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13 May 2009

I know that I blogged about bike helmets recently, but it being Bike Walk Week and all, here’s another reminder – wear a helmet when you bike. This Washington City Paper story has enough cautionary tales to last me forever.

Correctly worn, bike helmets are about 70 percent effective in preventing damage on impact. Mary Pat McKay, director of the Center for Injury Prevention and Control at the Ronald Reagan Institute of Emergency Medicine, says that with those odds, she doesn’t understand why so many people continue to ride without a helmet. “If I had a magic pill to prevent 70 percent of heart attacks among people with heart disease, they’d want me to put it in the water….”

…No one realized anything was wrong until the next evening when Rico’s mom came home from her job at the Capitol Hilton and his bike was still there—he hadn’t gone to work. By then he’d been hemorrhaging internally for more than a day. Asking to go to the hospital is the last thing he remembers. He entered a coma and didn’t come out for a month….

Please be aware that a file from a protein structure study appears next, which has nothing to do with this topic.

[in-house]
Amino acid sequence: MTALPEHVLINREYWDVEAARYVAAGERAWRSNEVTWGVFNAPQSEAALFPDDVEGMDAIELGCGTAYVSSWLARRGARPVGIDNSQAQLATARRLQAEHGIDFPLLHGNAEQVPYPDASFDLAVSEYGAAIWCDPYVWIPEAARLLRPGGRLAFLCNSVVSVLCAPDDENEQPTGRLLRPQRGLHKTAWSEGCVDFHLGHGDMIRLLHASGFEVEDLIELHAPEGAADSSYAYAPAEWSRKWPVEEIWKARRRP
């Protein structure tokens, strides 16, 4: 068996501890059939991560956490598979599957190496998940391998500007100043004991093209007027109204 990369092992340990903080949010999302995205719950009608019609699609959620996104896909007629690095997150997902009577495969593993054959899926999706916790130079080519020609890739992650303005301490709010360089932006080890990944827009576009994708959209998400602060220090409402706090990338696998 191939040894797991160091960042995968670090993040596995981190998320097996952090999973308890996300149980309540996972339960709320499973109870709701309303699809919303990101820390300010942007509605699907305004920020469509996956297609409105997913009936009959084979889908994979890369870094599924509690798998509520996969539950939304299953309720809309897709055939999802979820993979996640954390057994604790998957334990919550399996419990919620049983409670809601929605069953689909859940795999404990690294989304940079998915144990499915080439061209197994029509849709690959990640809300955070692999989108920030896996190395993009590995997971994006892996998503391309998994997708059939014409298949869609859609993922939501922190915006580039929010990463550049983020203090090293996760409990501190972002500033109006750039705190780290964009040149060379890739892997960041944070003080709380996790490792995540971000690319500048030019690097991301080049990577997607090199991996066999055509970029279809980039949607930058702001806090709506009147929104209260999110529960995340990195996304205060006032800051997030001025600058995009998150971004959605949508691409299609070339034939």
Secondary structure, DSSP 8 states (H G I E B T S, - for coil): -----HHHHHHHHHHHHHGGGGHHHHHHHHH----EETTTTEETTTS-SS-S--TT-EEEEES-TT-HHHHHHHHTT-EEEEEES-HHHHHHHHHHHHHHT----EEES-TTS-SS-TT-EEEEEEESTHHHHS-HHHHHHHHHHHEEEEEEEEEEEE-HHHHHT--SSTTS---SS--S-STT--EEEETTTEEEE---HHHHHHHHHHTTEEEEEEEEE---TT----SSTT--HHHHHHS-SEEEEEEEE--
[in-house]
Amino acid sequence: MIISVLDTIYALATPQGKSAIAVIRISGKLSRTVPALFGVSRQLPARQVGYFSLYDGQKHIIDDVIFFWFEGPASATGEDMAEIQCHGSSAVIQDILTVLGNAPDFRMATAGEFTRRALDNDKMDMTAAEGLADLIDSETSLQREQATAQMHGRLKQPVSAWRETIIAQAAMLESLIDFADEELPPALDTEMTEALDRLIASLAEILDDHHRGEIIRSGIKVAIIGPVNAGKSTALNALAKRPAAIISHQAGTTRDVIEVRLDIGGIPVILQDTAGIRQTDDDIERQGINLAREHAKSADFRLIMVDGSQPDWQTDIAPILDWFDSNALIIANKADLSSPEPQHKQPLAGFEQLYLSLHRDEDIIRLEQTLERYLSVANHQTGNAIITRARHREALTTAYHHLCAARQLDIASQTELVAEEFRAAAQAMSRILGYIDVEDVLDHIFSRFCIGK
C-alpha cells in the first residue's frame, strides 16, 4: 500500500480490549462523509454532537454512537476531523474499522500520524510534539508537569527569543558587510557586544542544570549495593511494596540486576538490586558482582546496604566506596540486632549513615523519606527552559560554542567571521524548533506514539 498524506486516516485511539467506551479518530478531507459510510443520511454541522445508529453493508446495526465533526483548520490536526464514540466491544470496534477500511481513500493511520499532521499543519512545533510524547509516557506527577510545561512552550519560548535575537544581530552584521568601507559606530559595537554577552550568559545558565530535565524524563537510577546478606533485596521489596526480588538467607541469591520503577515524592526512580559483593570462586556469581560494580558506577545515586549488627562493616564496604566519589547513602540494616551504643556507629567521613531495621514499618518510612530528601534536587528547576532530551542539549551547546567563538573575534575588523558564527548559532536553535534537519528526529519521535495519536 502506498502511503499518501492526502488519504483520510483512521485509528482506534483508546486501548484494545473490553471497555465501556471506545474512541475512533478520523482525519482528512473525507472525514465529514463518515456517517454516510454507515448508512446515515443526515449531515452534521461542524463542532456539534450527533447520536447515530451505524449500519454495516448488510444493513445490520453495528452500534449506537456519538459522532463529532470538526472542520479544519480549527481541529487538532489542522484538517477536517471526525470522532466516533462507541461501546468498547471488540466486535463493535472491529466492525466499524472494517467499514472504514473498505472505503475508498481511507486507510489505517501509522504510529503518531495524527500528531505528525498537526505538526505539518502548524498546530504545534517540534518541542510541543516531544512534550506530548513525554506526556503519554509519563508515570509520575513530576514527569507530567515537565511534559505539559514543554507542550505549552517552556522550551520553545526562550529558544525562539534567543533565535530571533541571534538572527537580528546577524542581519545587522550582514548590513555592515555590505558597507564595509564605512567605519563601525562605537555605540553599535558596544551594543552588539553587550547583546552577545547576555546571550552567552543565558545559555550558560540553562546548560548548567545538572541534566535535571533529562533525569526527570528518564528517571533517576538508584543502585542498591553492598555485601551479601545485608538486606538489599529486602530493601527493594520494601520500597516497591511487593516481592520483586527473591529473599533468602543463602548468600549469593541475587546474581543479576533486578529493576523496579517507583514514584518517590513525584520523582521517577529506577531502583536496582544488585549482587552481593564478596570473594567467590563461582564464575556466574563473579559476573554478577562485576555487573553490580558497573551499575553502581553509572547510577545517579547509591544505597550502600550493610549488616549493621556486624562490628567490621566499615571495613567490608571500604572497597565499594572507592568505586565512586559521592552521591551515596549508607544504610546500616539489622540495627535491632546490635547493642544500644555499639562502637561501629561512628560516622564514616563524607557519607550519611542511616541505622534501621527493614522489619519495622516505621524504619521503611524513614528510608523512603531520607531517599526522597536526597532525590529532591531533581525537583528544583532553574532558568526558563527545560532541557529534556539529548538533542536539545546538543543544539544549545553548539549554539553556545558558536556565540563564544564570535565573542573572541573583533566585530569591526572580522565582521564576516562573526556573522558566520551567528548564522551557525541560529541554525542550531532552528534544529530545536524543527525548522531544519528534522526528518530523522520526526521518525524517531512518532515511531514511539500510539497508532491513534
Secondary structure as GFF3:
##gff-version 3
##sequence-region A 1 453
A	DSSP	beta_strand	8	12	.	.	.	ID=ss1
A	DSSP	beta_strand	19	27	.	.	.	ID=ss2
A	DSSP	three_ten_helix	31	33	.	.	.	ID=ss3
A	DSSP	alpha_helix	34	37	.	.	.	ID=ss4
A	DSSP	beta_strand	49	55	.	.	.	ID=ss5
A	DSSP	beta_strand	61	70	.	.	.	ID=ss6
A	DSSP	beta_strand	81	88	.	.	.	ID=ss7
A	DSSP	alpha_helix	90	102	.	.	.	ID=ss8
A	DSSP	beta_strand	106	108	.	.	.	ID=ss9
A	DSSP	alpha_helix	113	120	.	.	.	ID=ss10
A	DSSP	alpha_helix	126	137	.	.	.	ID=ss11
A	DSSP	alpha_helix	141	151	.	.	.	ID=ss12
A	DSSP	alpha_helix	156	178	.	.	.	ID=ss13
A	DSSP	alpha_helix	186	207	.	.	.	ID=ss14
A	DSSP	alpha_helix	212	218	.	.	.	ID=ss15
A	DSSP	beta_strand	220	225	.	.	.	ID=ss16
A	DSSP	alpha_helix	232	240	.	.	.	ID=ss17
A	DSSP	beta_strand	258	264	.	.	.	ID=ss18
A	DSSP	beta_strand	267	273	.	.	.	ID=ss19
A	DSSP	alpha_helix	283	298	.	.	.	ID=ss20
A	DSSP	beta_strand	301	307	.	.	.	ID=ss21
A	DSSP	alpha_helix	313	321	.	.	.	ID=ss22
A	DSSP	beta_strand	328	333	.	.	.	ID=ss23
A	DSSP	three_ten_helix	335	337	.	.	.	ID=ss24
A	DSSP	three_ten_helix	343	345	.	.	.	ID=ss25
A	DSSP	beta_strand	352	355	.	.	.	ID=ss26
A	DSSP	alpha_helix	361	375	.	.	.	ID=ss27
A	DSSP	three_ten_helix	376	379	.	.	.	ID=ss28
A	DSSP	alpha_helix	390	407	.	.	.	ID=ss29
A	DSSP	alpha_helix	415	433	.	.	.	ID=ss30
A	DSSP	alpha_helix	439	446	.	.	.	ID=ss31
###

…She has undergone about 30 surgeries, mostly trying to fix her leg, which will never be back to what it was. When listing Tyson’s injuries, it helps to start at one end of the body and work your way up or down, so as not to get lost or forget anything. She fractured her knee, leg, and pelvis. She lost the skin on her right forearm, hand, and leg (an “awesome” tattoo was a casualty as well). They couldn’t save her crushed hand, and after several surgical attempts, they amputated it and grafted skin from her legs and stomach onto the stump. A “good chunk” of her leg has grafted skin as well.  Tyson’s skull was fractured, along with both eye sockets, but she credits her helmet (which was pulverized after smashing for 80 feet between the surface of the asphalt and the undercarriage of the bus) with saving her life.

Come ON, people!

:: Washington City Paper

One Comment leave one →
  1. 16 May 2009 8:28 am

    You may appreciate this video, taken in Denmark, about a real program where cops stop bicyclists to hand out helmets and–believe it or not–hugs.

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